The demographics of the cases and controls enrolled in this study are shown in Table 1. There were no significant differences between the cases and controls for the age, gender distribution and body mass index. However, the smoking status, total cholesterol, LDL-cholesterol and triglycerides were significantly higher in the ACS group than in the control group(P < 0.001), whereas HDL-cholesterol was significantly lower in the ACS group than in the control group(P < 0.001). Hypertension, diabetes mellitus and coronary stenosis were observed only in patients with ACS.
Table 1

The characteristics of the study population

 

Control

ACS

P a

 

n = 210 (%)

n = 191 (%)

 

Sex (M/F)

132/78 (62.9/37.1)

112/79 (58.6/41.4)

NS

Age (years; mean ± SD)

59.4 ± 11.2

60.6 ± 10.9

NS

Body mass index (kg/m2; mean ± SD)

25.2 ± 3.3

26.6 ± 4.2

NS

UA/NSTEMI/STEMI

 

102/49/40(53.4/25.7/20.9)

 

Smoking status

(never/former/current)

111/53/46

(52.9/25.2/21.9)

62/73/56

(32.5/38.2/29.3)

< 0.001

Total cholesterol (mmol/l; mean ± SD)

3.57 ± 0.93

5.24 ± 1.19

< 0.001

HDL-cholesterol (mmol/l;mean ± SD)

1.15 ± 0.40

1.02 ± 0.42

< 0.001

LDL-cholesterol (mmol/l; mean ± SD)

2.21 ± 0.69

3.04 ± 0.99

< 0.001

Triglycerides (mmol/l; mean ± SD)

1.27 ± 0.55

1.92 ± 0.90

< 0.001

Hypertension

 

85 (44.5)

 

Diabetes mellitus

 

38 (19.9)

 

Number of stenosis vessels

   

   1

 

88 (46.1)

 

   2

 

75 (39.3)

 

   3

 

28 (14.7)

 

ACS, acute coronary syndrome; UA, unstable angina; NSTEMI, non-ST-segment elevation myocardial infarction; STEMI, ST-segment elevation myocardial infarction; NS, not significant

a ACS vs. controls by Student's t-test or Chi-squared test.

HER-1 R497K polymorphism

The genotype and allele frequencies of the HER-1 R497K polymorphism between the controls and the cases are shown in Table 2. And the genotype distributions were in Hardy-Weinberg's equilibrium. There were significant differences in the genotype and allele frequency of the HER-1 R497K polymorphism between ACS and control groups. Compared with the Arg allele, the frequency of the Lys allele was significantly higher in the patient group than in the control group (adjusted OR = 1.49, 95% CI: 1.12–1.98, adjusted P = 0.006).
Table 2

The genotype and allele distribution of EGFR polymorphisms in ACS patients and controls

Polymorphism

Control

n = 210 (%)

ACS

n = 191 (%)

Crude OR

(95% CI)

Adjusted ORa

(95% CI)

Adjusted

P a

R497K

     

   genotypes

     

   Arg/Arg

45 (21.4)

32 (16.8)

1.00 (Ref)

1.00 (Ref)

1.00 (Ref)

   Arg/Lys

107 (51.0)

79 (41.4)

1.04 (0.61–1.78)

1.07 (0.62–1.85)

0.807

   Lys/Lys

58 (27.6)

80 (41.9)

1.94 (1.10–3.41)

1.98 (1.12–3.49)

0.018

   alleles

     

   Arg allele frequency

197 (46.9)

143 (37.4)

1.00 (Ref)

1.00 (Ref)

1.00 (Ref)

   Lys allele frequency

223 (53.1)

239 (62.6)

1.48 (1.11–1.96)

1.49 (1.12–1.98)

0.006

(CA)n repeats

     

Both (CA)n repeats < 20

35 (16.7)

33 (17.3)

1.00 (Ref)

1.00 (Ref)

1.00 (Ref)

Any (CA)n repeats ≥ 20

175 (83.3)

158 (82.7)

0.96 (0.57–1.61)

0.97 (0.58–1.64)

0.911

a adjusted for sex and age by the logistic regression model.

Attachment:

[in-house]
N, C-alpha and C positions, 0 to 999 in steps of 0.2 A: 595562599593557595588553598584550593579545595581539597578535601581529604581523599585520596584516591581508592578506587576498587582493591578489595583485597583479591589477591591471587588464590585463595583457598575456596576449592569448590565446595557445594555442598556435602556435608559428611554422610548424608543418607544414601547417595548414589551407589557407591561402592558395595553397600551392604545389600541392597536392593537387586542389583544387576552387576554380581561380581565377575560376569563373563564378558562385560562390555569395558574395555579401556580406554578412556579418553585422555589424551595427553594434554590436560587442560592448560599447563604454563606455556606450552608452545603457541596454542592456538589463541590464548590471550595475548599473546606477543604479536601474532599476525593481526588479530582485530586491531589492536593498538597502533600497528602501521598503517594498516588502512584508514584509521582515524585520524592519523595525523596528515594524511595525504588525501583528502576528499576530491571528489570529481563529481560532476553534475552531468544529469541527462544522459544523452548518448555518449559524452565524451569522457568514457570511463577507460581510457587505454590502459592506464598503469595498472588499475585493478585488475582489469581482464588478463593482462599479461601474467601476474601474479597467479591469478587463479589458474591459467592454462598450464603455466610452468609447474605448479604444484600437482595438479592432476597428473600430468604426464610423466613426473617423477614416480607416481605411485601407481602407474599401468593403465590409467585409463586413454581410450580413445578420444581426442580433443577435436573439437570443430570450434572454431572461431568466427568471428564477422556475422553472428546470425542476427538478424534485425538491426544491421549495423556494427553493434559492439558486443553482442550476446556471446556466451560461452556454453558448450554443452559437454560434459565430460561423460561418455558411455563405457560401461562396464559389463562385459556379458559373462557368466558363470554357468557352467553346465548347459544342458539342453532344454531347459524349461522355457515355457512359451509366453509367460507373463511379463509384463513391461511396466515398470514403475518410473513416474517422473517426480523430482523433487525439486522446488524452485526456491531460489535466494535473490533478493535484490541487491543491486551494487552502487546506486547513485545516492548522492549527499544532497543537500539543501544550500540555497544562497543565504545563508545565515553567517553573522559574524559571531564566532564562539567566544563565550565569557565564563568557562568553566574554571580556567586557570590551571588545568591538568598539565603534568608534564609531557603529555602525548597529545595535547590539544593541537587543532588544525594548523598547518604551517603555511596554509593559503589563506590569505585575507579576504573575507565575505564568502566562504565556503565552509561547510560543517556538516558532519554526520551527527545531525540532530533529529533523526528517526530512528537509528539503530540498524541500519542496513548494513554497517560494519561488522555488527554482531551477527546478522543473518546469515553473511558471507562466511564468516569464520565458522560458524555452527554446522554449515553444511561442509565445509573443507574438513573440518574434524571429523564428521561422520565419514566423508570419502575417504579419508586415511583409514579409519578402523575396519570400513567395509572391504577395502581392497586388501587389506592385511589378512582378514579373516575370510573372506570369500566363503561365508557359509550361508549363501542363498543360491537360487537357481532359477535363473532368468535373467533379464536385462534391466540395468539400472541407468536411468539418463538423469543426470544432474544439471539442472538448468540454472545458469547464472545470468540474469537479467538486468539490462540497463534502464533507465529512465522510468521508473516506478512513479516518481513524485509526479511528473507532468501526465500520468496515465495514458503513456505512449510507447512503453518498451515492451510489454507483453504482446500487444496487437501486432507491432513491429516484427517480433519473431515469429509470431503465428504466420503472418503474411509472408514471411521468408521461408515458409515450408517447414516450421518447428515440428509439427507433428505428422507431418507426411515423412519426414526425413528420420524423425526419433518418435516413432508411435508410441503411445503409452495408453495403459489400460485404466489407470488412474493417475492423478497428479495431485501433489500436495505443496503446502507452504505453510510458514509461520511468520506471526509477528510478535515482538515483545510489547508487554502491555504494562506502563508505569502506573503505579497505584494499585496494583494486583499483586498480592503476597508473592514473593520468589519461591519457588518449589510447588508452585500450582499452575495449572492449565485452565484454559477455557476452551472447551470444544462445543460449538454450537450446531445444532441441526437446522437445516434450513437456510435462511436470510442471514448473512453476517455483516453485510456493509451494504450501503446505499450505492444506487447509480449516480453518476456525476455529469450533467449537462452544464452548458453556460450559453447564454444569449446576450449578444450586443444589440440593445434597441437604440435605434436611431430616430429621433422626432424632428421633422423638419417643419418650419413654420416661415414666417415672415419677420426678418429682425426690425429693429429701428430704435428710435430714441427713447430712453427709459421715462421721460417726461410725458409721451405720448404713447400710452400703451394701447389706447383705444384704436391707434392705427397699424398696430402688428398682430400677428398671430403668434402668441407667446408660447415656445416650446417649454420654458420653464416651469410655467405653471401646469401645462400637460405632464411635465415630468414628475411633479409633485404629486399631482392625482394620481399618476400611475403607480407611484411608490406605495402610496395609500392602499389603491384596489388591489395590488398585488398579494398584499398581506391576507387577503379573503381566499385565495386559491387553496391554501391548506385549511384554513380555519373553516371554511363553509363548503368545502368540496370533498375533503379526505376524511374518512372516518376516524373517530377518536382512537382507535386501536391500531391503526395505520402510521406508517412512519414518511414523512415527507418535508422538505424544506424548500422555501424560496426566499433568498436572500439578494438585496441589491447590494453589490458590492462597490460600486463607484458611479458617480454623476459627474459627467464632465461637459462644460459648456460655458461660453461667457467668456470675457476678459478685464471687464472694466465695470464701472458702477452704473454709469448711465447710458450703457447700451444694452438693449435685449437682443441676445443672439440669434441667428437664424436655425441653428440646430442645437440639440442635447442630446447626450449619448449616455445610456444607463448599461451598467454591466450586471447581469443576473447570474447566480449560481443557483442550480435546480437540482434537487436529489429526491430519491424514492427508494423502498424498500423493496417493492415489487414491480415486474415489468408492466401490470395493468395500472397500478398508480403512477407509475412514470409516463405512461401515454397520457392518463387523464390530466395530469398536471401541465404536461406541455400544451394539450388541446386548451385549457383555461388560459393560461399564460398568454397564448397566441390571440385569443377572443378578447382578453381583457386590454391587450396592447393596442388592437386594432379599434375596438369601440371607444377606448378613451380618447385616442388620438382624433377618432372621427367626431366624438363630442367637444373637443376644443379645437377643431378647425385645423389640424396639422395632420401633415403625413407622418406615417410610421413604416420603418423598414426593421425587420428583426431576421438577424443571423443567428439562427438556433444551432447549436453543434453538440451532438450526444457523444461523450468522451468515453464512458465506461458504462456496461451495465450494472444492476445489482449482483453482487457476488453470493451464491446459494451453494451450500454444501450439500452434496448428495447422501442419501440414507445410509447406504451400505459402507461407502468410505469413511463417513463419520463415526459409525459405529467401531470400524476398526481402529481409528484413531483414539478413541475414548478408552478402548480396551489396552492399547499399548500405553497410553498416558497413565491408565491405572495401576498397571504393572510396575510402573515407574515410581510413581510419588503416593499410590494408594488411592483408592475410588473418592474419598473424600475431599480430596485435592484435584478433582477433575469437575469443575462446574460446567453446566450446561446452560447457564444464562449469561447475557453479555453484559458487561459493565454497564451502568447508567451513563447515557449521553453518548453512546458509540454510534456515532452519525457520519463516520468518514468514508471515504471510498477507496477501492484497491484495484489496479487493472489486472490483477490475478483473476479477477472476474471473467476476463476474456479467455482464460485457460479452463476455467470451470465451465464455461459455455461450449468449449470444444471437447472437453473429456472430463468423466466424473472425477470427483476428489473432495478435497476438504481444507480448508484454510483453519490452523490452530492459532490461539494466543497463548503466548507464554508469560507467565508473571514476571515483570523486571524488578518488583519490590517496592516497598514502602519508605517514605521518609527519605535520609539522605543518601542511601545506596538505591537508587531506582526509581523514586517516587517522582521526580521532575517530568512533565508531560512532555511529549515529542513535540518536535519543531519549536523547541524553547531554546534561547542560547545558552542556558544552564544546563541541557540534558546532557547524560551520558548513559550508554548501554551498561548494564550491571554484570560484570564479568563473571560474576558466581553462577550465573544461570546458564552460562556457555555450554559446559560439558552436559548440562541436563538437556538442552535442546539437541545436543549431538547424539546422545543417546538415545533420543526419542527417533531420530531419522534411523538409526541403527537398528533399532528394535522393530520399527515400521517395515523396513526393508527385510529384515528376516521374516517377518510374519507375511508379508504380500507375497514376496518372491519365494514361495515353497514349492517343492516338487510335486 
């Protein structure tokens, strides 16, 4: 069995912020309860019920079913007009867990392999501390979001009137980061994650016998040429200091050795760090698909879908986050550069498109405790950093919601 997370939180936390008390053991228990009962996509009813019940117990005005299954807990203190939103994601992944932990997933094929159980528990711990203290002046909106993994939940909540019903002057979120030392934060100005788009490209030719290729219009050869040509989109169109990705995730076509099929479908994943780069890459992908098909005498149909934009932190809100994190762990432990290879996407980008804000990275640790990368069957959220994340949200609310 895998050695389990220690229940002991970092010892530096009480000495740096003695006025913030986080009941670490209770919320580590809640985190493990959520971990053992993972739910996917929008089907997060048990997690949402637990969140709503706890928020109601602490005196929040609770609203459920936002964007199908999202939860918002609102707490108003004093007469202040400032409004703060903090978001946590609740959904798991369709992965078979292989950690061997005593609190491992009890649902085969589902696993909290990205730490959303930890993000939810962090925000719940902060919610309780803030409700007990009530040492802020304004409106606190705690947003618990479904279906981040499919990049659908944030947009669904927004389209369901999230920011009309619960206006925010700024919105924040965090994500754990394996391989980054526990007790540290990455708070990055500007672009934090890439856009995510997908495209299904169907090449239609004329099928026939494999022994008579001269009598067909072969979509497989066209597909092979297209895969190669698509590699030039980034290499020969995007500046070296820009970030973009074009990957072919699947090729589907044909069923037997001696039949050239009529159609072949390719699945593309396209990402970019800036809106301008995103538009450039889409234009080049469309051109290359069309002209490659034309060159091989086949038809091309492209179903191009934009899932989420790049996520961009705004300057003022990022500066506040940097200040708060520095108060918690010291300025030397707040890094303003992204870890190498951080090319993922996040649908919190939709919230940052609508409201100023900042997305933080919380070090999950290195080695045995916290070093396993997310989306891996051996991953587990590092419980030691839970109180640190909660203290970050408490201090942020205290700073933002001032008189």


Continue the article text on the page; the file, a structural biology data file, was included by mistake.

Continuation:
EGFR intron 1 (CA)n repeat polymorphism

In 420 chromosomes from 210 controls, 10 alleles with 14–23 CA repeats were found (Table 3). The allele distribution in healthy Chinese individuals, ranging from 0.5% to 42.9% with a predominance of 16 and 20 repeats, was in agreement with that of Asian populations reported in a previous study [34]. The allele distribution in ACS patients was similar to the control group except that a novel (CA)n repeat length of n = 13 was determined in one patient. No significant difference was observed in the distribution of genotype and allele between cases and controls.
Table 3

The allele distribution of EGFR intron 1 (CA)n repeat in ACS patients and controls

 

Control (n = 210)

ACS (n = 191)

 

n

%a

n

%a

13

0

0.0

1

0.3

14

2

0.5

3

0.8

15

23

5.5

16

4.2

16

66

15.7

69

18.1

17

28

6.7

24

6.3

18

13

3.1

5

1.3

19

55

13.1

39

10.2

20

180

42.9

172

45.0

21

38

9.0

31

8.1

22

12

2.9

21

5.5

23

3

0.7

1

0.3

aDoes not add up to 100.0% because of rounding.

To evaluate the effect of the number of (CA)n repeats on patients with ACS and controls, we separated the genotypes into two subgroups: both (CA)n repeats < 20 and any (CA)n repeats ≥ 20. No significant relationship between the number of (CA)n repeats of EGFR intron 1 and the risk of ACS was observed (adjusted OR = 0.97, 95% CI: 0.58–1.64, adjusted P = 0.911) (Table 2).

Combined analysis and linkage disequilibrium

When we considered these two polymorphisms together, there was no statistically significant difference between patients with ACS and controls (data not shown).

No statistically significant evidence for linkage disequilibrium between the HER-1 R497K polymorphism and EGFR (CA)n repeat polymorphism was found in our study (data not shown).

Stratified analysis

When the analyses were stratified by hypertension and diabetes mellitus, no significant association was observed between the R497K polymorphism and the risk of ACS (data not shown).

Multivariable logistic regression analysis

This analysis showed that independent risk factors for ACS were cigarette smoking, total cholesterol, LDL-cholesterol, triglycerides, and R497K (Table 4).
Table 4

Results of multivariable logistic regression analysis: final significant variables in equation

Variable

Odds ratio

95% CI

P

Smoker

2.63

1.23–5.63

0.013

Total cholesterol

7.29

4.60–11.56

< 0.001

LDL-cholesterol

13.75

6.77–27.93

< 0.001

Triglycerides

6.40

3.46–11.86

< 0.001

R497K

1.72

1.03–2.86

0.039

Discussion